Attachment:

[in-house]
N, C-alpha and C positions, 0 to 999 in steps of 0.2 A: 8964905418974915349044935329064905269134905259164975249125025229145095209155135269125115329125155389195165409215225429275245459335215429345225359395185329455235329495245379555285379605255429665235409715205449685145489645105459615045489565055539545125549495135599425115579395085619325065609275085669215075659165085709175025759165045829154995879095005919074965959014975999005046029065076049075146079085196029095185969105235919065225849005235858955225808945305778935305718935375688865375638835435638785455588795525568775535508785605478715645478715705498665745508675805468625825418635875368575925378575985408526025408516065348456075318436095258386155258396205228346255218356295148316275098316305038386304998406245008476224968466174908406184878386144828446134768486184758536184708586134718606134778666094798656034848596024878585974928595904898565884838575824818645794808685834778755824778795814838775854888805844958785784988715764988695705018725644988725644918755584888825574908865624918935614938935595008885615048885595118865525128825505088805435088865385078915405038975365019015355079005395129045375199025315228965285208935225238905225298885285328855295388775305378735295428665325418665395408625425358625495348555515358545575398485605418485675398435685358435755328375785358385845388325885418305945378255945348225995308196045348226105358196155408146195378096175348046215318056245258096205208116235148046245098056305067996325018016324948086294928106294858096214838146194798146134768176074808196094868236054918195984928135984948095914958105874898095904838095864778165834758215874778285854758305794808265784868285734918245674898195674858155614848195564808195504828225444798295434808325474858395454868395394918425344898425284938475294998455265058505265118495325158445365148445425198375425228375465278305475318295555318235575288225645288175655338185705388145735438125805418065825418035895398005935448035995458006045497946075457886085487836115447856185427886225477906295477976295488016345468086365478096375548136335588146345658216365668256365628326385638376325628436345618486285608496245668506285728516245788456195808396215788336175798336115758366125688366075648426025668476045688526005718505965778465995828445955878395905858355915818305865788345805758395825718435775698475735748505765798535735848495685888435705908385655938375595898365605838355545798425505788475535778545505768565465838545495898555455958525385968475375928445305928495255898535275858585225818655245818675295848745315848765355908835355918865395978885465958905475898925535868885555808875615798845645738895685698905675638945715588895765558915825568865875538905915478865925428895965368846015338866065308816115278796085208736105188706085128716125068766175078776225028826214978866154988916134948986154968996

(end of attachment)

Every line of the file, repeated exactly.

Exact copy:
[in-house]
N, C-alpha and C positions, 0 to 999 in steps of 0.2 A: 8964905418974915349044935329064905269134905259164975249125025229145095209155135269125115329125155389195165409215225429275245459335215429345225359395185329455235329495245379555285379605255429665235409715205449685145489645105459615045489565055539545125549495135599425115579395085619325065609275085669215075659165085709175025759165045829154995879095005919074965959014975999005046029065076049075146079085196029095185969105235919065225849005235858955225808945305778935305718935375688865375638835435638785455588795525568775535508785605478715645478715705498665745508675805468625825418635875368575925378575985408526025408516065348456075318436095258386155258396205228346255218356295148316275098316305038386304998406245008476224968466174908406184878386144828446134768486184758536184708586134718606134778666094798656034848596024878585974928595904898565884838575824818645794808685834778755824778795814838775854888805844958785784988715764988695705018725644988725644918755584888825574908865624918935614938935595008885615048885595118865525128825505088805435088865385078915405038975365019015355079005395129045375199025315228965285208935225238905225298885285328855295388775305378735295428665325418665395408625425358625495348555515358545575398485605418485675398435685358435755328375785358385845388325885418305945378255945348225995308196045348226105358196155408146195378096175348046215318056245258096205208116235148046245098056305067996325018016324948086294928106294858096214838146194798146134768176074808196094868236054918195984928135984948095914958105874898095904838095864778165834758215874778285854758305794808265784868285734918245674898195674858155614848195564808195504828225444798295434808325474858395454868395394918425344898425284938475294998455265058505265118495325158445365148445425198375425228375465278305475318295555318235575288225645288175655338185705388145735438125805418065825418035895398005935448035995458006045497946075457886085487836115447856185427886225477906295477976295488016345468086365478096375548136335588146345658216365668256365628326385638376325628436345618486285608496245668506285728516245788456195808396215788336175798336115758366125688366075648426025668476045688526005718505965778465995828445955878395905858355915818305865788345805758395825718435775698475735748505765798535735848495685888435705908385655938375595898365605838355545798425505788475535778545505768565465838545495898555455958525385968475375928445305928495255898535275858585225818655245818675295848745315848765355908835355918865395978885465958905475898925535868885555808875615798845645738895685698905675638945715588895765558915825568865875538905915478865925428895965368846015338866065308816115278796085208736105188706085128716125068766175078776225028826214978866154988916134948986154968996